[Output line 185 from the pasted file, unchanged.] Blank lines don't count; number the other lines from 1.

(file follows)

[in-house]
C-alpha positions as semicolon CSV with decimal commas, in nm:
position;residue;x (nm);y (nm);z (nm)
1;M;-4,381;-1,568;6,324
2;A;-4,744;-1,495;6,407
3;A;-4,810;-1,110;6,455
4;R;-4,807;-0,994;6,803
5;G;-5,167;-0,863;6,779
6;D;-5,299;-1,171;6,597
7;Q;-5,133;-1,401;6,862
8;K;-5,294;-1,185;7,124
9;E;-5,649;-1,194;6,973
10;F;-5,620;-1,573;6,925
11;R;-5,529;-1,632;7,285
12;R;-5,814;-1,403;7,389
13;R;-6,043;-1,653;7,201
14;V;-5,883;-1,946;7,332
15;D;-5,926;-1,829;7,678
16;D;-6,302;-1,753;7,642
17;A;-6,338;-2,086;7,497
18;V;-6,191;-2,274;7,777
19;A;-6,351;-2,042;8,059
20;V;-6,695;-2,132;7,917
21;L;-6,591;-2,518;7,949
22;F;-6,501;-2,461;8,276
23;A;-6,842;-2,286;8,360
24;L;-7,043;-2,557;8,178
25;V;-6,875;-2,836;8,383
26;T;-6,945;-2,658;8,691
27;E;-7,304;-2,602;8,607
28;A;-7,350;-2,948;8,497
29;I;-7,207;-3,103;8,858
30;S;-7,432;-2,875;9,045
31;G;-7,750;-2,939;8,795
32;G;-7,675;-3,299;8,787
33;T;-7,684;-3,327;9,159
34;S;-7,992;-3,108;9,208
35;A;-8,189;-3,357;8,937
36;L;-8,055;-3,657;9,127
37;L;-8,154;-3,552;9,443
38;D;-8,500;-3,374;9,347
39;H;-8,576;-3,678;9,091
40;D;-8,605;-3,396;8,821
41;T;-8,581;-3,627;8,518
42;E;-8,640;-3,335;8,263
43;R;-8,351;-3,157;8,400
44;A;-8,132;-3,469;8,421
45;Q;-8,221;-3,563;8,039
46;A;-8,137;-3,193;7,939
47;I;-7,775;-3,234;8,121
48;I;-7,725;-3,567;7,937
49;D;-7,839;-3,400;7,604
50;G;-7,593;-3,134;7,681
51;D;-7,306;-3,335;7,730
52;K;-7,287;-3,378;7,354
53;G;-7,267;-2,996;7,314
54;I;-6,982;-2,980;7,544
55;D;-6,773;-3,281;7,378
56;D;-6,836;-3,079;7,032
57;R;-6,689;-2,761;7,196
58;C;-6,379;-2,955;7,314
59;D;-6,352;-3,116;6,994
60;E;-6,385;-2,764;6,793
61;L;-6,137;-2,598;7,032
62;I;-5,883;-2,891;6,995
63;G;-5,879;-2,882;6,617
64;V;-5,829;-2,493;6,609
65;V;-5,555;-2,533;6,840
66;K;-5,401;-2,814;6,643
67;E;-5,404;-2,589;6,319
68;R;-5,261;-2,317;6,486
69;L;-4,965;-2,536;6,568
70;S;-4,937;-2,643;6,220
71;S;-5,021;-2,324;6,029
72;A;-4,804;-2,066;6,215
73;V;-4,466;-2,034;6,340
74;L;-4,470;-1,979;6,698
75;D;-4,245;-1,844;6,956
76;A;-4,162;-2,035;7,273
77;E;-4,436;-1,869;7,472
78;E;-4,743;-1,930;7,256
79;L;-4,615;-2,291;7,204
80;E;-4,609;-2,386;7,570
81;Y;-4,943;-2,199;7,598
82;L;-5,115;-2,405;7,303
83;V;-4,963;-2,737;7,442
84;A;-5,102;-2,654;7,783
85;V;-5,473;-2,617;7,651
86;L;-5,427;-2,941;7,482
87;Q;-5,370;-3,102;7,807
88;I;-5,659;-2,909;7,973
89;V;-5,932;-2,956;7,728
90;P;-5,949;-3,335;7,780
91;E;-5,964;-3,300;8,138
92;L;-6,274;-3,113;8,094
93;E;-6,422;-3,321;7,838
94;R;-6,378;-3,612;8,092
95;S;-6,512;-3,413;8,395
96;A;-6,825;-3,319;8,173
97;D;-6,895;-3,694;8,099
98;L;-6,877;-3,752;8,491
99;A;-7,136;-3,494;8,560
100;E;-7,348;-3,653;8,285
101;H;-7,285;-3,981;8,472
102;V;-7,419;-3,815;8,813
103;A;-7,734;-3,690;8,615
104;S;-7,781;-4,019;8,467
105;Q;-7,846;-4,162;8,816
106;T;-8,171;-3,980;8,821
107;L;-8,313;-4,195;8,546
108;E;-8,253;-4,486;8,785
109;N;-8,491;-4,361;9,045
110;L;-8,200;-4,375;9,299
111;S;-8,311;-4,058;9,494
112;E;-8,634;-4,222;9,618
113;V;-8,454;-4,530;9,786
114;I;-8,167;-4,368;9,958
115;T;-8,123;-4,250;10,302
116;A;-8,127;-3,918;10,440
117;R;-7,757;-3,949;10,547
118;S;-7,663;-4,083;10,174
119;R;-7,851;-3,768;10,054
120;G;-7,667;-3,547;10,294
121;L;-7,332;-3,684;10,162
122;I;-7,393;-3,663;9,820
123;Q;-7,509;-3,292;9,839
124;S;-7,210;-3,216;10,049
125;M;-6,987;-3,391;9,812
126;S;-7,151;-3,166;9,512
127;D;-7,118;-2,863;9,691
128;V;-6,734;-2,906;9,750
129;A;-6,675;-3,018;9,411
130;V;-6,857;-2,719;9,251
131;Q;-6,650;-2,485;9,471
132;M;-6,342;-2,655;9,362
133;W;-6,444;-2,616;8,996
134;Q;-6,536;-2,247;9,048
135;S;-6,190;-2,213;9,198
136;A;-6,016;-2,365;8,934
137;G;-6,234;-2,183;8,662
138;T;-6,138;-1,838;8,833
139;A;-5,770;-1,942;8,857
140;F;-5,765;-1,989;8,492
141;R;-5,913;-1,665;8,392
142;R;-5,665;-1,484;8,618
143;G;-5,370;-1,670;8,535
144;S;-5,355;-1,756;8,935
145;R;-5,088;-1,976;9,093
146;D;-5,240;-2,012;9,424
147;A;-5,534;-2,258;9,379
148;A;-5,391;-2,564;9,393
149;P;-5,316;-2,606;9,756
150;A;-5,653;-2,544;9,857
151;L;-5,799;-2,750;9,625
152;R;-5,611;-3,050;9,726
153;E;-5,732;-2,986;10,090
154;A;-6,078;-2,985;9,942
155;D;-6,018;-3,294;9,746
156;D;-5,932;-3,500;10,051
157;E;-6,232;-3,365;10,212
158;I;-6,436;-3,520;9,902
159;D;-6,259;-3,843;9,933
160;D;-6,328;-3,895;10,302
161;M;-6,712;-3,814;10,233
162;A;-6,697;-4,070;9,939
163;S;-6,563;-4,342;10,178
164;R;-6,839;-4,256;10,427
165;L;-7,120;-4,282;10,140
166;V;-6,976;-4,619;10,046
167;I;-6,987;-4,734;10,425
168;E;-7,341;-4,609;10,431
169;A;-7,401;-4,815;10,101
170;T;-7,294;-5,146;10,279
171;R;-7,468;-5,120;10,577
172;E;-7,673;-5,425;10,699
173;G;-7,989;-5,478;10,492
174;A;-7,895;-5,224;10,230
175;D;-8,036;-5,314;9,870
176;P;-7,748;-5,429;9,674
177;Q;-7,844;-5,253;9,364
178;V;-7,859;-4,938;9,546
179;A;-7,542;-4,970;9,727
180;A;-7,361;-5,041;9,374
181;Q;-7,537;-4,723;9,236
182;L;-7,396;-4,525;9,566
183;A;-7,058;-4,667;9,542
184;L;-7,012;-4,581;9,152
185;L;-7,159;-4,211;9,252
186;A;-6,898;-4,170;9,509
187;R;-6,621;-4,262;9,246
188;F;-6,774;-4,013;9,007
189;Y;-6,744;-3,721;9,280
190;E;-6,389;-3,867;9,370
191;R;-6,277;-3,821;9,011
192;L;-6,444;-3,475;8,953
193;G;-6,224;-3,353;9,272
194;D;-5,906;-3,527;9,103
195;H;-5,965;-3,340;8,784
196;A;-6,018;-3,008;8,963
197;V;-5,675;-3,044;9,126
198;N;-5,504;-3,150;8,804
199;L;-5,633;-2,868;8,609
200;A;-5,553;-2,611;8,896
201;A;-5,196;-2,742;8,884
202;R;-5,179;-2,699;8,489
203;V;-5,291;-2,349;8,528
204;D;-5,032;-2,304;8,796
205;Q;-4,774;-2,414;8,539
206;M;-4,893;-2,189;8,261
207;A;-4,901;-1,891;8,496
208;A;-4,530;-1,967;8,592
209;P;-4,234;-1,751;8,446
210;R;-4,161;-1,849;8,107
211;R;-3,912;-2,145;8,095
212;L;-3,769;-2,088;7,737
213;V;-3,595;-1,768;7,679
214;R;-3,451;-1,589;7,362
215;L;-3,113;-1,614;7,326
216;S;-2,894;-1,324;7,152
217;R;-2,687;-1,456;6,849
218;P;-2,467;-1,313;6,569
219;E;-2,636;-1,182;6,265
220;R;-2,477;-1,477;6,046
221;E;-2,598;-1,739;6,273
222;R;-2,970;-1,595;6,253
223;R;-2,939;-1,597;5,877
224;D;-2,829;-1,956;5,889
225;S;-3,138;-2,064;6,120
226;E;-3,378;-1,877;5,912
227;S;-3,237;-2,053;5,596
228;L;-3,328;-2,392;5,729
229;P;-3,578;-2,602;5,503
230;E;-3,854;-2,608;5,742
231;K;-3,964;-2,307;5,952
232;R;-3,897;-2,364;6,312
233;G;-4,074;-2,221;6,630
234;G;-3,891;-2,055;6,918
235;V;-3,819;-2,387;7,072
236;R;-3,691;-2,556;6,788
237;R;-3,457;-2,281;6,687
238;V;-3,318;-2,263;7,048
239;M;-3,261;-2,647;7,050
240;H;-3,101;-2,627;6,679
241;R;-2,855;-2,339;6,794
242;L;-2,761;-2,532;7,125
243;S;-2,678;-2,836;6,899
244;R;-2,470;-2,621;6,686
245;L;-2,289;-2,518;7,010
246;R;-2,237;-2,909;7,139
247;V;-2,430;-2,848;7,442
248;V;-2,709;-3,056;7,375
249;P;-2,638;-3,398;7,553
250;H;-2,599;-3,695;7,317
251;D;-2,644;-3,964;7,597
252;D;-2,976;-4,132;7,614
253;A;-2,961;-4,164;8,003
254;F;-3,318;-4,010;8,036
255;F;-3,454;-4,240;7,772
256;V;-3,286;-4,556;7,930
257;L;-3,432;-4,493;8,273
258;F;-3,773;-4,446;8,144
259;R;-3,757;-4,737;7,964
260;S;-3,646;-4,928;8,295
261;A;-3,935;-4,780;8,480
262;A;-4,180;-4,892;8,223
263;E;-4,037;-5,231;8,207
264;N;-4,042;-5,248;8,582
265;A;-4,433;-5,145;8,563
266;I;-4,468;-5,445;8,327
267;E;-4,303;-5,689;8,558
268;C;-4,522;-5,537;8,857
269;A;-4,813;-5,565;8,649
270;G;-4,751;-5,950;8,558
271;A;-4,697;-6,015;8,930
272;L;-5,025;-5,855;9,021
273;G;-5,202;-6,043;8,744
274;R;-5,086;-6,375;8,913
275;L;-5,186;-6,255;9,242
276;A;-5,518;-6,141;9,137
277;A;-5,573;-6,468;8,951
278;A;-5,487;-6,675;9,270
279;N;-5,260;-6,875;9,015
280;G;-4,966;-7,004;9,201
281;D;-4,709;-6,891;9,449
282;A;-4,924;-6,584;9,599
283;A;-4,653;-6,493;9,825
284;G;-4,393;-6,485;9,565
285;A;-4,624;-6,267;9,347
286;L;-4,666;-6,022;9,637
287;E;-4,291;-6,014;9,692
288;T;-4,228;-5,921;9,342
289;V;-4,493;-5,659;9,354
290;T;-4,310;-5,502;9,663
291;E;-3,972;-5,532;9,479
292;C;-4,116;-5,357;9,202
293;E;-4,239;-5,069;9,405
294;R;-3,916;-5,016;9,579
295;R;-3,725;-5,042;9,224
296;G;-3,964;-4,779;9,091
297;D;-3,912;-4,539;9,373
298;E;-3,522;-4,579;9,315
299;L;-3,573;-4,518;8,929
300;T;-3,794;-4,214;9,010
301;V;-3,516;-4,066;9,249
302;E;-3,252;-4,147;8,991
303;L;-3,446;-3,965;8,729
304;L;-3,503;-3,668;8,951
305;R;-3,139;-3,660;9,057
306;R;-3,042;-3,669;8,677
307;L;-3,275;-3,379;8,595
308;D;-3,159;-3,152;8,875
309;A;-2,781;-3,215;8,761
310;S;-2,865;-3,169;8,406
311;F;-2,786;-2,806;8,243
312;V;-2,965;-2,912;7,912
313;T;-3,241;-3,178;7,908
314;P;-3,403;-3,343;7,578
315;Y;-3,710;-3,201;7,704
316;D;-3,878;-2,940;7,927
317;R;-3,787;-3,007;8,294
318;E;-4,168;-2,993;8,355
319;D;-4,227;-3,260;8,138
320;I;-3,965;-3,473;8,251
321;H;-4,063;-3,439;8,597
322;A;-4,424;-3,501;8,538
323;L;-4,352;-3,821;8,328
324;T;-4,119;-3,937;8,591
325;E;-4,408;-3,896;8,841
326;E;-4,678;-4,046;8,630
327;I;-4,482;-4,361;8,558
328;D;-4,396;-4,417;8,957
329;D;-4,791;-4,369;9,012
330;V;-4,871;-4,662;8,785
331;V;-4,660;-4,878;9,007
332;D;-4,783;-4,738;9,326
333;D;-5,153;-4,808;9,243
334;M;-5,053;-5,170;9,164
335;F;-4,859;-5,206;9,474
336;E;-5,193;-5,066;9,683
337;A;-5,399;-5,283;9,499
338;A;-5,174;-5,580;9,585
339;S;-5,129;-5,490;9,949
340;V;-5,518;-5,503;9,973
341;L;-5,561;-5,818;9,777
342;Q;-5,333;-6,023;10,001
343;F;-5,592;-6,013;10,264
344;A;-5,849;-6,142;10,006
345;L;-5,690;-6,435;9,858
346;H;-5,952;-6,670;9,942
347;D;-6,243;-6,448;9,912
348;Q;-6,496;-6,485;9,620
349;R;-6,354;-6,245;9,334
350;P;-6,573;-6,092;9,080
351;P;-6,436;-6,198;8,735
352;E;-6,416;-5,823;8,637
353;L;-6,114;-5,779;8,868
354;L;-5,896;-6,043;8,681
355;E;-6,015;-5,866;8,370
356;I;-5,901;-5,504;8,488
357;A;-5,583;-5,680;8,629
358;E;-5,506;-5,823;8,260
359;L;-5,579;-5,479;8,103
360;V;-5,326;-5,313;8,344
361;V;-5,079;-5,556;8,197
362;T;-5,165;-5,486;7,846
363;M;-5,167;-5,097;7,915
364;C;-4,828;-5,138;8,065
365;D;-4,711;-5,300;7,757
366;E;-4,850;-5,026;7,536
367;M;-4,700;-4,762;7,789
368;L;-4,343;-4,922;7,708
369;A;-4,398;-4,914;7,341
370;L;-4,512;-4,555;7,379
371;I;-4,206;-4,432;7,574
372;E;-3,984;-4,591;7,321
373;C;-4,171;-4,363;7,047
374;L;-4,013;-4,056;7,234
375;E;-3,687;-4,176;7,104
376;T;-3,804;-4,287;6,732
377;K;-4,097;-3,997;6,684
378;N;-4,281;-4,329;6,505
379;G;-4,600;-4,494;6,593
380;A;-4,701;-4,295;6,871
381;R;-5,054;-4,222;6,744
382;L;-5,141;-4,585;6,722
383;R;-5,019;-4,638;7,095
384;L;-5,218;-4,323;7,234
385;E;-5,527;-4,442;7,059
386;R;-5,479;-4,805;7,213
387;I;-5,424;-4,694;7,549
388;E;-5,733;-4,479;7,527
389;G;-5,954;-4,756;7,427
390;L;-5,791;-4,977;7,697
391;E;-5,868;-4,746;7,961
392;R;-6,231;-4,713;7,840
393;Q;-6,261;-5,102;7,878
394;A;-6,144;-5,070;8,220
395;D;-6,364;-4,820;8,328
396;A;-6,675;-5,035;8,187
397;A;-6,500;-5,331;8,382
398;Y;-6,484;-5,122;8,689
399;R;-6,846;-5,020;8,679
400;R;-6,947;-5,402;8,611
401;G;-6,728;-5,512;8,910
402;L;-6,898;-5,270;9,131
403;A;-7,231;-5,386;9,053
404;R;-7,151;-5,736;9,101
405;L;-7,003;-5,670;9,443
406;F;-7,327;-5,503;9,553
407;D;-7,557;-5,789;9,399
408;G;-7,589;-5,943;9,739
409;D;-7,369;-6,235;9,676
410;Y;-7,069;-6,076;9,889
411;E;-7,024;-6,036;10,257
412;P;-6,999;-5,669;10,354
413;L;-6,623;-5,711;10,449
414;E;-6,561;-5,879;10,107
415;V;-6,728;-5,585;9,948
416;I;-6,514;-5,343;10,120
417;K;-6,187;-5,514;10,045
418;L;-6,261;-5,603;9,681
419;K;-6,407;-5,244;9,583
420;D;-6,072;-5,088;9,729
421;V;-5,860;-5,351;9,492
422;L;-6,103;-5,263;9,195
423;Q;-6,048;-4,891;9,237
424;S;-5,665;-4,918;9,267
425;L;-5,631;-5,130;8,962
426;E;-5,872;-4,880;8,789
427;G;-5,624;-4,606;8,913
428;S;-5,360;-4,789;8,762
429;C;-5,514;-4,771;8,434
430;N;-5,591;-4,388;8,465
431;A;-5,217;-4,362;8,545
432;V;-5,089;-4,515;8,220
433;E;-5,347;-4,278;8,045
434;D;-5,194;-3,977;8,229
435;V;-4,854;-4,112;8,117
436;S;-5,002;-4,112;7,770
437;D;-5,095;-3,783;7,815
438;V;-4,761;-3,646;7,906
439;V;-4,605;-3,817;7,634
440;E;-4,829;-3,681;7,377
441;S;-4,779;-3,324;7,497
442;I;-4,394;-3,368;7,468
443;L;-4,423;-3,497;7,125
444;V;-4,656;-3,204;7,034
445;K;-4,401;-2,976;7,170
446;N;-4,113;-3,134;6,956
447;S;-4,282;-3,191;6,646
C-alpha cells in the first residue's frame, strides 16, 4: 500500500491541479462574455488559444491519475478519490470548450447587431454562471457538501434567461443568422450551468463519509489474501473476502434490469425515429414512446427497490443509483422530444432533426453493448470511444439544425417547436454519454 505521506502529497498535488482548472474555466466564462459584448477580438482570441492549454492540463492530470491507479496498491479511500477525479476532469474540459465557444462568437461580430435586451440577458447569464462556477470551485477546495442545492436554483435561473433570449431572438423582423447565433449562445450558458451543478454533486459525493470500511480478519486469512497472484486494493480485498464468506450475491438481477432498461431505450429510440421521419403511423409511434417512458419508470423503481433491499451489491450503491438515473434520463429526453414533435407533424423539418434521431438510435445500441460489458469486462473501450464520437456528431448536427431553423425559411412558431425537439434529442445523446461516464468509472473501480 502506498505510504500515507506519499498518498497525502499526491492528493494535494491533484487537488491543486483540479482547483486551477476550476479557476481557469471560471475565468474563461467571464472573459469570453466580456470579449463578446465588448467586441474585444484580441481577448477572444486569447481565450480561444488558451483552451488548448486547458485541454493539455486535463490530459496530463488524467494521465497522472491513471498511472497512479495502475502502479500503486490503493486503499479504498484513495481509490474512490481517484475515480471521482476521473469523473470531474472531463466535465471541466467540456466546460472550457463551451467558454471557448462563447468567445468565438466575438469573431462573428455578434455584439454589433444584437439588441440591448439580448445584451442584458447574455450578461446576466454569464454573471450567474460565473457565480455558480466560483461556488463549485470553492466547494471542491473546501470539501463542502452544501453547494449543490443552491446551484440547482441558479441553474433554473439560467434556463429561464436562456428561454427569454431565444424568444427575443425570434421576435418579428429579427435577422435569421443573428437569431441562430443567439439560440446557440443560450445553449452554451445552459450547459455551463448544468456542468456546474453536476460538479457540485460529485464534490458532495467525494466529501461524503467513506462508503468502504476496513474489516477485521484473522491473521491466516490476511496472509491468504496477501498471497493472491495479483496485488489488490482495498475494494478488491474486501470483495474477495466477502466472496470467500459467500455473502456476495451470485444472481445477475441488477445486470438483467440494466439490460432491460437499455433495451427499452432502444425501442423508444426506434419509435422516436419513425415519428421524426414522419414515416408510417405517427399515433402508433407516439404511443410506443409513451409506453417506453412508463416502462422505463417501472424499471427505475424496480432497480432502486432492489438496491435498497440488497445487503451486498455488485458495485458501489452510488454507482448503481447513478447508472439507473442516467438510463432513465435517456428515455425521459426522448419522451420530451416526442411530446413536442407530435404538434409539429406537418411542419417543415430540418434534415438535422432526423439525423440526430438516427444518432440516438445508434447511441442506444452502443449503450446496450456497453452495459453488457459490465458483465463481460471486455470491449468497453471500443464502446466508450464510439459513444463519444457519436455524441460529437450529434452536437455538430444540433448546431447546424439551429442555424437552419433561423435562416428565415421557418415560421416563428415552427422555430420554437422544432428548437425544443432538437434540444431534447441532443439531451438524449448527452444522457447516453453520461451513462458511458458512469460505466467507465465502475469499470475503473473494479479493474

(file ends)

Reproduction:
182;L;-7,396;-4,525;9,566